Pursuing a Dangerous Drug or Wrongful Death Claim Related to Avandia
Patients who have been diagnosed with cardiovascular conditions and families who have lost loved ones due to heart failure caused by Avandia potentially have multiple options for pursuing claims. For example, depending on the circumstances involved, patients and families may have claims for:
- Drug Defects – Drug defect claims are governed by the law of strict liability. Even if GlaxoSmithKline was unaware of the heart risks associated with Avandia (which may or may not have been the case), it can still be held liable for heart attacks, heart failures and other cardiovascular issues caused by the drug.
- Drug Manufacturer Negligence – If GlaxoSmithKline knew, or should have known, of the cardiovascular risks associated with Avandia, then continuing to market and sell the drug could expose the company to liability for negligence. While it isn’t yet clear what happened with regard to Avandia, it is not unusual for drug companies to attempt to conceal information about risks associated with their products.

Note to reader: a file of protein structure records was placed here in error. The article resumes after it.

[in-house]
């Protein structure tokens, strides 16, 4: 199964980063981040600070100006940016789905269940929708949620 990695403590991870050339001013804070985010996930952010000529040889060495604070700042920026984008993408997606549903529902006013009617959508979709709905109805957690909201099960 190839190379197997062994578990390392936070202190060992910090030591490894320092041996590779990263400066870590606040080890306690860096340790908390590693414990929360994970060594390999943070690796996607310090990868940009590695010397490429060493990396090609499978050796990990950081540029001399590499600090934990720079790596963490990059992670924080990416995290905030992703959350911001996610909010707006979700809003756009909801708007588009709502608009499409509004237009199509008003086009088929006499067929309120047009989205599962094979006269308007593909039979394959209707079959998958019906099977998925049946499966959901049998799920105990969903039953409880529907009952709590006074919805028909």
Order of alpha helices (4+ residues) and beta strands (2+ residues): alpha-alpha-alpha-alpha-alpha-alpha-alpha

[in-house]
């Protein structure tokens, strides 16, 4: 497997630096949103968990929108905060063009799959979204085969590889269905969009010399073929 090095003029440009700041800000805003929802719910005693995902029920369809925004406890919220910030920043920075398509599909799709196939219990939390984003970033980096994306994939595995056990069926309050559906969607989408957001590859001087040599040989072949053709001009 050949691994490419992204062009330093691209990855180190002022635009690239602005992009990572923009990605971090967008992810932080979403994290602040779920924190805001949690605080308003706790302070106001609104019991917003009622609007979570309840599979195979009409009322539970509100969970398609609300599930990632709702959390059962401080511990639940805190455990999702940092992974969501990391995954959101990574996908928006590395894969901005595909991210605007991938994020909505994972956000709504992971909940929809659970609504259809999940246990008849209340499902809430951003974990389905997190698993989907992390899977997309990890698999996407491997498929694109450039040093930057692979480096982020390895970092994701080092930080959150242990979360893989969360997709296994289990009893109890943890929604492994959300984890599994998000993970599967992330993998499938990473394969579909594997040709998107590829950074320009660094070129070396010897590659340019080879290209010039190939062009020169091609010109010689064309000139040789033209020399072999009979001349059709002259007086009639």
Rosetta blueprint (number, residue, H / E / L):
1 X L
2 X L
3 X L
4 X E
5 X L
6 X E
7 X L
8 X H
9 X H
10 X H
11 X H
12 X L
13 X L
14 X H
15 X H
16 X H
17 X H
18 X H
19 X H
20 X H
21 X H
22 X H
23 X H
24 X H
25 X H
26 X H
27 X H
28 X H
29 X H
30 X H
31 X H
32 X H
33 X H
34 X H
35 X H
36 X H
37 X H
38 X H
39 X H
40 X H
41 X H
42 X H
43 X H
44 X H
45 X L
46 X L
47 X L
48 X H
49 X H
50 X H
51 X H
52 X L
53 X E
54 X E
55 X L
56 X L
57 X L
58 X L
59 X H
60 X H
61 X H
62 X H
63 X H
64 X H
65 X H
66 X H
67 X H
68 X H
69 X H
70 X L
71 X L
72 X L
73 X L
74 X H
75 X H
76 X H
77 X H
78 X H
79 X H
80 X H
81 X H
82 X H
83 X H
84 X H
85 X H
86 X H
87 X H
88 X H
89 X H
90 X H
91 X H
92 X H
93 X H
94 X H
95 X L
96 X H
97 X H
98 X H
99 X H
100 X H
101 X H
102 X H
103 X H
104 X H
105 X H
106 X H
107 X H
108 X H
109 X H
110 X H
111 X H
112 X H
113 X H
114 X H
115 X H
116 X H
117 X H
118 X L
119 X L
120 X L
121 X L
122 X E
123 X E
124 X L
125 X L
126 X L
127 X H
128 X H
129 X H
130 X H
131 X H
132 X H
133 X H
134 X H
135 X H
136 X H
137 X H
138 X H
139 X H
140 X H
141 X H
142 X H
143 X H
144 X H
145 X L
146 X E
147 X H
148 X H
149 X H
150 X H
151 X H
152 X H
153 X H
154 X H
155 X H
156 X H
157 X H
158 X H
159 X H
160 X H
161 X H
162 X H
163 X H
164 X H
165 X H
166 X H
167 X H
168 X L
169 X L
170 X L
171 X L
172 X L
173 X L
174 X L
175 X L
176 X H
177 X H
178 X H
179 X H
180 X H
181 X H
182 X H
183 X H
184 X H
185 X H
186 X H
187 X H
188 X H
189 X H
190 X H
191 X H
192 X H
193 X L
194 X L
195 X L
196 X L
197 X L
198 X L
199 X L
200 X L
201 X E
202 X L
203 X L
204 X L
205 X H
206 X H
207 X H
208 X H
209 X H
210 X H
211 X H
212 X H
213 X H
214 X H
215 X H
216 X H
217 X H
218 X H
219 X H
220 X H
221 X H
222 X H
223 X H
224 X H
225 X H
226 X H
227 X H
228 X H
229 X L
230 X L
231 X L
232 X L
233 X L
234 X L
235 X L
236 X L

- Medical Malpractice – Given that there are alternative treatments for patients with type 2 diabetes available, health care providers who prescribed Avandia to patients unnecessarily could potentially be liable for medical malpractice.
Regardless of which type of claim you (or your family) can file, taking action promptly is the best way to protect your legal rights. You should schedule an appointment to speak with an attorney, and you should take some steps to make sure you get the most out of your free initial consultation. For example, it will be helpful if you can: